John A. Roebling Reconsidered

John Roebling, the engineer who designed some of the most important US bridges of the middle third of the nineteenth century, is today somewhat overshadowed by his oldest son, Washington Roebling. After John’s death by accident during the earliest stages of the work on the Brooklyn Bridge, Washington became the chief engineer for that project. …

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Easy To Find

I said yesterday that the Mount Prospect and Ridgewood Reservoirs of the Brooklyn water supply system are long gone, but that’s a simplification. The Mount Prospect reservoir is completely gone, buried under a new park and the Brooklyn Public Library. The Ridgewood reservoir, seen above in a 1909 map, has had an interesting after-life. This …

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Extremes And Norms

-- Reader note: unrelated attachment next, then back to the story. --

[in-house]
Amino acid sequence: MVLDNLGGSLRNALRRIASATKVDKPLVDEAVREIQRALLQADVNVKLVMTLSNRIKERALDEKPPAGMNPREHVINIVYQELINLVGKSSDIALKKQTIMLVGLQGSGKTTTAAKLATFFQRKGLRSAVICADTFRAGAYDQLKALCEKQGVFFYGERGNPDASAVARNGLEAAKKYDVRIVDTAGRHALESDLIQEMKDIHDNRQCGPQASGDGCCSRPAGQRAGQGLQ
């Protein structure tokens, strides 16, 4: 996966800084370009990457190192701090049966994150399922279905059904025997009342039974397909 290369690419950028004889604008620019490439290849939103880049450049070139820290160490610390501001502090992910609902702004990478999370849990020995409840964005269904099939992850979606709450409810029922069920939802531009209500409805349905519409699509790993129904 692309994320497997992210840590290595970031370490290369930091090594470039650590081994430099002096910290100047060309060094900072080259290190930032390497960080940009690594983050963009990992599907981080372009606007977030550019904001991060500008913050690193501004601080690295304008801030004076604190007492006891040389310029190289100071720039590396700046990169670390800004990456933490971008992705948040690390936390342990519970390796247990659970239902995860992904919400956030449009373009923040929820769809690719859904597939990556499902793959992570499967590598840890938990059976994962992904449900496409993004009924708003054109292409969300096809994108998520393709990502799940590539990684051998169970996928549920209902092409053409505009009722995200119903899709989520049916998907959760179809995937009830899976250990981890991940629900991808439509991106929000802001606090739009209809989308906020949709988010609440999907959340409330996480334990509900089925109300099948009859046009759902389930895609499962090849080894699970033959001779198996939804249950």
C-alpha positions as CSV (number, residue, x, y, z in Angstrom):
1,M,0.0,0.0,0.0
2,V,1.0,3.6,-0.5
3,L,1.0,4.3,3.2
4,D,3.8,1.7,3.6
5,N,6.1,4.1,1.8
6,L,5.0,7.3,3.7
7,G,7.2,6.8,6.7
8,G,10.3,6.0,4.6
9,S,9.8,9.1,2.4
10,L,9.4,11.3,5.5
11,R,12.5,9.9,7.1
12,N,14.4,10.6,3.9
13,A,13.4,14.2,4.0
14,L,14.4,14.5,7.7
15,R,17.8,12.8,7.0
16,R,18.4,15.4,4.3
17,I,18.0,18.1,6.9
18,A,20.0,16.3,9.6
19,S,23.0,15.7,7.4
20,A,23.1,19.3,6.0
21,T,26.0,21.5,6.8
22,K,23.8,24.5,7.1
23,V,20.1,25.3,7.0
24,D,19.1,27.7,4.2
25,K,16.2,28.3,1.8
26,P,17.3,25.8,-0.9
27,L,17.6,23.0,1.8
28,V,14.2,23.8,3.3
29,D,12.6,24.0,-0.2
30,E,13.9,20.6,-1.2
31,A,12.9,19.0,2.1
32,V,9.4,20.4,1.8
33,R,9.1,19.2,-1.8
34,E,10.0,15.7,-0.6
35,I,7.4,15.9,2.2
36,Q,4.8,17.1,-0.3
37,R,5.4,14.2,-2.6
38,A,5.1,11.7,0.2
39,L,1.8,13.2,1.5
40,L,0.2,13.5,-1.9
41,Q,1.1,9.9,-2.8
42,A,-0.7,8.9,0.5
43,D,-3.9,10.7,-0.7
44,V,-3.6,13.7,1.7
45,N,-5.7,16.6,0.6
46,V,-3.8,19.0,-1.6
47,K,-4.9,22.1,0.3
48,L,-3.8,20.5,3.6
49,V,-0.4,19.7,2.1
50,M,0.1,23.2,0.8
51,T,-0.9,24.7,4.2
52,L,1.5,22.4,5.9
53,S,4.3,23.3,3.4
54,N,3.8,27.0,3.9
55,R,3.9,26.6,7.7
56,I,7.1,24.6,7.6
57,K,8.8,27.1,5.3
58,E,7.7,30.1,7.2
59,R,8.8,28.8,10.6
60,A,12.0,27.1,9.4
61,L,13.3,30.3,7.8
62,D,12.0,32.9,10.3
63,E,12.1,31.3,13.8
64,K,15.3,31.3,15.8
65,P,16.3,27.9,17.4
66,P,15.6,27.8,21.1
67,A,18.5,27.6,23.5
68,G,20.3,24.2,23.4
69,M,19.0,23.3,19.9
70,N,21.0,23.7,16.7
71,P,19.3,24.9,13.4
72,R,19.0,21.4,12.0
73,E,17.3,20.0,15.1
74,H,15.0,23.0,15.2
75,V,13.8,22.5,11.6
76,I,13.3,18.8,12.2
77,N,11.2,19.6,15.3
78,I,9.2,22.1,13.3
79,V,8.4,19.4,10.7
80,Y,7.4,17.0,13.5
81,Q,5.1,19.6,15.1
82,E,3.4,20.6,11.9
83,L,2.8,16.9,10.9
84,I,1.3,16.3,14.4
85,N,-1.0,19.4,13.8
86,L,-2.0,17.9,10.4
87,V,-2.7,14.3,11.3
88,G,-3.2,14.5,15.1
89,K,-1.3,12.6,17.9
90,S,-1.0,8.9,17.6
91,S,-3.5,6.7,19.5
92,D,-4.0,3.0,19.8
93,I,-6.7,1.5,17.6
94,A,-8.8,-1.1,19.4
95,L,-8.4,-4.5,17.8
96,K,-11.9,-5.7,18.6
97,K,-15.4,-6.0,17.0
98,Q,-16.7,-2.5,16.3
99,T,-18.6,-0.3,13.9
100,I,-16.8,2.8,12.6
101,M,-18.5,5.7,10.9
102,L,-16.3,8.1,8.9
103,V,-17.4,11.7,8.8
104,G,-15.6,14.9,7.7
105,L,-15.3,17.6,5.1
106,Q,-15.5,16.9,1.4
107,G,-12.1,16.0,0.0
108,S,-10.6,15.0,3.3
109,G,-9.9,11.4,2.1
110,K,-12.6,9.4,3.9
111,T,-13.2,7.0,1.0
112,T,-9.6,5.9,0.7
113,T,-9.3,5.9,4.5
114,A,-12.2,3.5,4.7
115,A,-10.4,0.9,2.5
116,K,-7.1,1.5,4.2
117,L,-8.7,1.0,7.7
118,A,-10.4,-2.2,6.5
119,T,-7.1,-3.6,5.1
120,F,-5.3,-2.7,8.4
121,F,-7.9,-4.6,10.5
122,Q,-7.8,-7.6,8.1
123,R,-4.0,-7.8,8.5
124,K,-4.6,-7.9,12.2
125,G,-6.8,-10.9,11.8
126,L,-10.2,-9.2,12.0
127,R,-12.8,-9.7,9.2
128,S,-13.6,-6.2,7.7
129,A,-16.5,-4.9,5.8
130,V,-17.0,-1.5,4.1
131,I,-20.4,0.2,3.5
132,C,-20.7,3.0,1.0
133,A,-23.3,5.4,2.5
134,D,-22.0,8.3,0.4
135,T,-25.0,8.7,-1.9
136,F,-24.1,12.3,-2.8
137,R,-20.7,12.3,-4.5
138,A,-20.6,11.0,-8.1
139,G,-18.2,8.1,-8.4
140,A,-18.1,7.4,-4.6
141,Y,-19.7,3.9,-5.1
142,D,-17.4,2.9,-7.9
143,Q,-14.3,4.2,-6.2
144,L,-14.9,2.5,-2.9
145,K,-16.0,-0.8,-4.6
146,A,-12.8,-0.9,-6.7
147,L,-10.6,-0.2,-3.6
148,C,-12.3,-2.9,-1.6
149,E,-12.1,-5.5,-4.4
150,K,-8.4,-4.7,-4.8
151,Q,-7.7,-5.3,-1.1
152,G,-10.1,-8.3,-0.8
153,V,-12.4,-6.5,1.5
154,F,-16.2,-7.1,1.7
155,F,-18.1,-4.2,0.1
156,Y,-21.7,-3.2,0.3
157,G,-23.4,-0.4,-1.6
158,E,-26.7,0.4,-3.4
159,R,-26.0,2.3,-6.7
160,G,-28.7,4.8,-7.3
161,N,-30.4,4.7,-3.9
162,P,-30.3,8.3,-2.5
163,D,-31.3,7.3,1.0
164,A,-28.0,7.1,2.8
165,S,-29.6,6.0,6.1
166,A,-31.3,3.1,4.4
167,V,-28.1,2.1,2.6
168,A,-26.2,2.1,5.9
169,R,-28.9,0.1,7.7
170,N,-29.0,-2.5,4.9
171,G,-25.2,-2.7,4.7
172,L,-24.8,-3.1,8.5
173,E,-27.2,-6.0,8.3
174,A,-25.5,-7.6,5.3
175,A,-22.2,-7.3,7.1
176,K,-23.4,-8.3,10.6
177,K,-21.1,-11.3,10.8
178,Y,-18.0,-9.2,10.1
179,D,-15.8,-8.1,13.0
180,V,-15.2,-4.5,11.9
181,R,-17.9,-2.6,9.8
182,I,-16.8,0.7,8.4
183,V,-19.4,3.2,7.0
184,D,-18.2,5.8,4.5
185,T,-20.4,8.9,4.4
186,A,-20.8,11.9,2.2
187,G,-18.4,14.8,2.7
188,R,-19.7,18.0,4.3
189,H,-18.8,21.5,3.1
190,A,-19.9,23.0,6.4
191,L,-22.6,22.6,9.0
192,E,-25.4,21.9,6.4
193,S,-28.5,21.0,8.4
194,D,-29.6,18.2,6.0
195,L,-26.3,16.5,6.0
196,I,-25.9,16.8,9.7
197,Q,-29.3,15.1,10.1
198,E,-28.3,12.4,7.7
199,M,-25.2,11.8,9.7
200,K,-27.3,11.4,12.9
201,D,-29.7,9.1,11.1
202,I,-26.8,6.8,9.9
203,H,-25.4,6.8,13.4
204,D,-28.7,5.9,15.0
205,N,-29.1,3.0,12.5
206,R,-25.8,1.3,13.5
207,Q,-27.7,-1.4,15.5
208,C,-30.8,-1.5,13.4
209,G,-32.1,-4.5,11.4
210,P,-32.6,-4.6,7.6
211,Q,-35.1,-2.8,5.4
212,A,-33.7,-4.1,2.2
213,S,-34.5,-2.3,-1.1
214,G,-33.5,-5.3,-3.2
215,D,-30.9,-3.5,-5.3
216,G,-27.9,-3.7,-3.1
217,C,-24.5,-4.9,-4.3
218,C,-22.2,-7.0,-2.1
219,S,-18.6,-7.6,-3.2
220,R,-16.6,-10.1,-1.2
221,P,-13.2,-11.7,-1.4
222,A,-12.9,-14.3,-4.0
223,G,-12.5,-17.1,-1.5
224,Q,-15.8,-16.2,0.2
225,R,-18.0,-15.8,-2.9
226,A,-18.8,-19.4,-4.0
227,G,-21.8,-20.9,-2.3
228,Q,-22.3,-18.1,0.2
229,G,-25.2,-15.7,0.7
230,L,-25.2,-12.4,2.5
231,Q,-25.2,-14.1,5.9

Another view of lower Manhattan, again from a slightly odd angle. We’re looking north from the west side of the very southern tip of the island – most likely from the roof of the Whitehall Building. The Library of Congress says 1900 to 1915, but the Woolworth Building and Equitable Buildings are complete, so circa …

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Skyscraper Imagery

The circa 1901 photo above, which has much to recommend it, is filed at the Library of Congress under the title “The Tallest buildings in the world, New York City”. That’s half right. The building on the right is the 1899 Park Row Building, which was the tallest skyscraper at that time and for the …

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